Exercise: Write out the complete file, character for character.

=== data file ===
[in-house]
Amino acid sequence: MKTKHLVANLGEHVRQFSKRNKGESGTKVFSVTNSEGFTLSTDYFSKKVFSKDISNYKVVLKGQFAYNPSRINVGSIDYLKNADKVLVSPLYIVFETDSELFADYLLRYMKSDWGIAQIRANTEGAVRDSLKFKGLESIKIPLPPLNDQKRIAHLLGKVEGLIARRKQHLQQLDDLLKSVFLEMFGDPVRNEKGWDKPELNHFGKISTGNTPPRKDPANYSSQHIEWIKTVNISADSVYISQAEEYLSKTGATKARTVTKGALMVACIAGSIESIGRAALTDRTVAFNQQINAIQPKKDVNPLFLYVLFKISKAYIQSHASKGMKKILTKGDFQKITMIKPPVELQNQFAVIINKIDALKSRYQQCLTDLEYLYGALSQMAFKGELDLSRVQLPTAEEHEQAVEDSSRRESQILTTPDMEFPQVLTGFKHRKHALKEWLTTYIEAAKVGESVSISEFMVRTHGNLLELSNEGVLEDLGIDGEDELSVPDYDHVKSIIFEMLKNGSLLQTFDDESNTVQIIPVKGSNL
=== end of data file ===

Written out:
[in-house]
Amino acid sequence: MKTKHLVANLGEHVRQFSKRNKGESGTKVFSVTNSEGFTLSTDYFSKKVFSKDISNYKVVLKGQFAYNPSRINVGSIDYLKNADKVLVSPLYIVFETDSELFADYLLRYMKSDWGIAQIRANTEGAVRDSLKFKGLESIKIPLPPLNDQKRIAHLLGKVEGLIARRKQHLQQLDDLLKSVFLEMFGDPVRNEKGWDKPELNHFGKISTGNTPPRKDPANYSSQHIEWIKTVNISADSVYISQAEEYLSKTGATKARTVTKGALMVACIAGSIESIGRAALTDRTVAFNQQINAIQPKKDVNPLFLYVLFKISKAYIQSHASKGMKKILTKGDFQKITMIKPPVELQNQFAVIINKIDALKSRYQQCLTDLEYLYGALSQMAFKGELDLSRVQLPTAEEHEQAVEDSSRRESQILTTPDMEFPQVLTGFKHRKHALKEWLTTYIEAAKVGESVSISEFMVRTHGNLLELSNEGVLEDLGIDGEDELSVPDYDHVKSIIFEMLKNGSLLQTFDDESNTVQIIPVKGSNL